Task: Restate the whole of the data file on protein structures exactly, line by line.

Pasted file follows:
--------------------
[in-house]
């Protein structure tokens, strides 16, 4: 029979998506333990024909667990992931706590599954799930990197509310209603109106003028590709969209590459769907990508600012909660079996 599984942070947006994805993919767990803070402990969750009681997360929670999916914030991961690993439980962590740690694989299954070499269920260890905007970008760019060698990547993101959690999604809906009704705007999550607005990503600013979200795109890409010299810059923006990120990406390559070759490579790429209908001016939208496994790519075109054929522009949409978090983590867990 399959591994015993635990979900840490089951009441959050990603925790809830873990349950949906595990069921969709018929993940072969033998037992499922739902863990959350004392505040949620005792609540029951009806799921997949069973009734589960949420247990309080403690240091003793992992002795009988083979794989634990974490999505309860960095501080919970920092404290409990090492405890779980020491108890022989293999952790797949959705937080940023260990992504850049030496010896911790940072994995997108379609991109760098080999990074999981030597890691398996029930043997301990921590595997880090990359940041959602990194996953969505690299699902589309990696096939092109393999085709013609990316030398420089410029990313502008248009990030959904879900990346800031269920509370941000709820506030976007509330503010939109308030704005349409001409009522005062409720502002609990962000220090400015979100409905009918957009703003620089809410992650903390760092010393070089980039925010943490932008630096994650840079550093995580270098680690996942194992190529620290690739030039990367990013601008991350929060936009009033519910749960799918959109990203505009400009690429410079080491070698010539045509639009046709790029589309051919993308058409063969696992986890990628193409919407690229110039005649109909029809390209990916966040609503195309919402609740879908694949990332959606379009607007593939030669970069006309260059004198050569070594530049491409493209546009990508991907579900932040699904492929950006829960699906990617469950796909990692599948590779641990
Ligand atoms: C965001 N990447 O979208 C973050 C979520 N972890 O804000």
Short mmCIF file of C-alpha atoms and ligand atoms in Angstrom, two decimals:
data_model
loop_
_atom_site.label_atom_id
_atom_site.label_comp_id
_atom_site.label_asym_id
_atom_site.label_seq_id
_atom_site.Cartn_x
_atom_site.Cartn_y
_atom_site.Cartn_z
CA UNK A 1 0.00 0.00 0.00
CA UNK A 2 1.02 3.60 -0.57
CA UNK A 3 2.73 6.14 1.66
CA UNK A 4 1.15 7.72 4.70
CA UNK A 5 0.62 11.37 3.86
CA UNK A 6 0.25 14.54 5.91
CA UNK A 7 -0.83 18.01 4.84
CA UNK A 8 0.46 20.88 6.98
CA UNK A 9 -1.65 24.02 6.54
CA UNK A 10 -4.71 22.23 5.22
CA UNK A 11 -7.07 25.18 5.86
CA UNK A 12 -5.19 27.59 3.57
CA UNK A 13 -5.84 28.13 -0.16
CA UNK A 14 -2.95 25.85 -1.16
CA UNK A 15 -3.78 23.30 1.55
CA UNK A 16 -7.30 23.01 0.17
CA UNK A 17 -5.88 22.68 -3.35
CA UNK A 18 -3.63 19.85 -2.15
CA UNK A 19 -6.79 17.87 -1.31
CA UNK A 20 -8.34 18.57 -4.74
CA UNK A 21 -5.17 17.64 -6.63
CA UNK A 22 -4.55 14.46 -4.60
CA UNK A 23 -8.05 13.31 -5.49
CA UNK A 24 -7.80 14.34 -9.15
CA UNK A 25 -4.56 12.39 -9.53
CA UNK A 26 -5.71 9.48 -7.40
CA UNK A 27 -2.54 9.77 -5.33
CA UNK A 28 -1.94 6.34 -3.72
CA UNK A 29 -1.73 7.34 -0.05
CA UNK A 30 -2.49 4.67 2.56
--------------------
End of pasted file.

[in-house]
């Protein structure tokens, strides 16, 4: 029979998506333990024909667990992931706590599954799930990197509310209603109106003028590709969209590459769907990508600012909660079996 599984942070947006994805993919767990803070402990969750009681997360929670999916914030991961690993439980962590740690694989299954070499269920260890905007970008760019060698990547993101959690999604809906009704705007999550607005990503600013979200795109890409010299810059923006990120990406390559070759490579790429209908001016939208496994790519075109054929522009949409978090983590867990 399959591994015993635990979900840490089951009441959050990603925790809830873990349950949906595990069921969709018929993940072969033998037992499922739902863990959350004392505040949620005792609540029951009806799921997949069973009734589960949420247990309080403690240091003793992992002795009988083979794989634990974490999505309860960095501080919970920092404290409990090492405890779980020491108890022989293999952790797949959705937080940023260990992504850049030496010896911790940072994995997108379609991109760098080999990074999981030597890691398996029930043997301990921590595997880090990359940041959602990194996953969505690299699902589309990696096939092109393999085709013609990316030398420089410029990313502008248009990030959904879900990346800031269920509370941000709820506030976007509330503010939109308030704005349409001409009522005062409720502002609990962000220090400015979100409905009918957009703003620089809410992650903390760092010393070089980039925010943490932008630096994650840079550093995580270098680690996942194992190529620290690739030039990367990013601008991350929060936009009033519910749960799918959109990203505009400009690429410079080491070698010539045509639009046709790029589309051919993308058409063969696992986890990628193409919407690229110039005649109909029809390209990916966040609503195309919402609740879908694949990332959606379009607007593939030669970069006309260059004198050569070594530049491409493209546009990508991907579900932040699904492929950006829960699906990617469950796909990692599948590779641990
Ligand atoms: C965001 N990447 O979208 C973050 C979520 N972890 O804000």
Short mmCIF file of C-alpha atoms and ligand atoms in Angstrom, two decimals:
data_model
loop_
_atom_site.label_atom_id
_atom_site.label_comp_id
_atom_site.label_asym_id
_atom_site.label_seq_id
_atom_site.Cartn_x
_atom_site.Cartn_y
_atom_site.Cartn_z
CA UNK A 1 0.00 0.00 0.00
CA UNK A 2 1.02 3.60 -0.57
CA UNK A 3 2.73 6.14 1.66
CA UNK A 4 1.15 7.72 4.70
CA UNK A 5 0.62 11.37 3.86
CA UNK A 6 0.25 14.54 5.91
CA UNK A 7 -0.83 18.01 4.84
CA UNK A 8 0.46 20.88 6.98
CA UNK A 9 -1.65 24.02 6.54
CA UNK A 10 -4.71 22.23 5.22
CA UNK A 11 -7.07 25.18 5.86
CA UNK A 12 -5.19 27.59 3.57
CA UNK A 13 -5.84 28.13 -0.16
CA UNK A 14 -2.95 25.85 -1.16
CA UNK A 15 -3.78 23.30 1.55
CA UNK A 16 -7.30 23.01 0.17
CA UNK A 17 -5.88 22.68 -3.35
CA UNK A 18 -3.63 19.85 -2.15
CA UNK A 19 -6.79 17.87 -1.31
CA UNK A 20 -8.34 18.57 -4.74
CA UNK A 21 -5.17 17.64 -6.63
CA UNK A 22 -4.55 14.46 -4.60
CA UNK A 23 -8.05 13.31 -5.49
CA UNK A 24 -7.80 14.34 -9.15
CA UNK A 25 -4.56 12.39 -9.53
CA UNK A 26 -5.71 9.48 -7.40
CA UNK A 27 -2.54 9.77 -5.33
CA UNK A 28 -1.94 6.34 -3.72
CA UNK A 29 -1.73 7.34 -0.05
CA UNK A 30 -2.49 4.67 2.56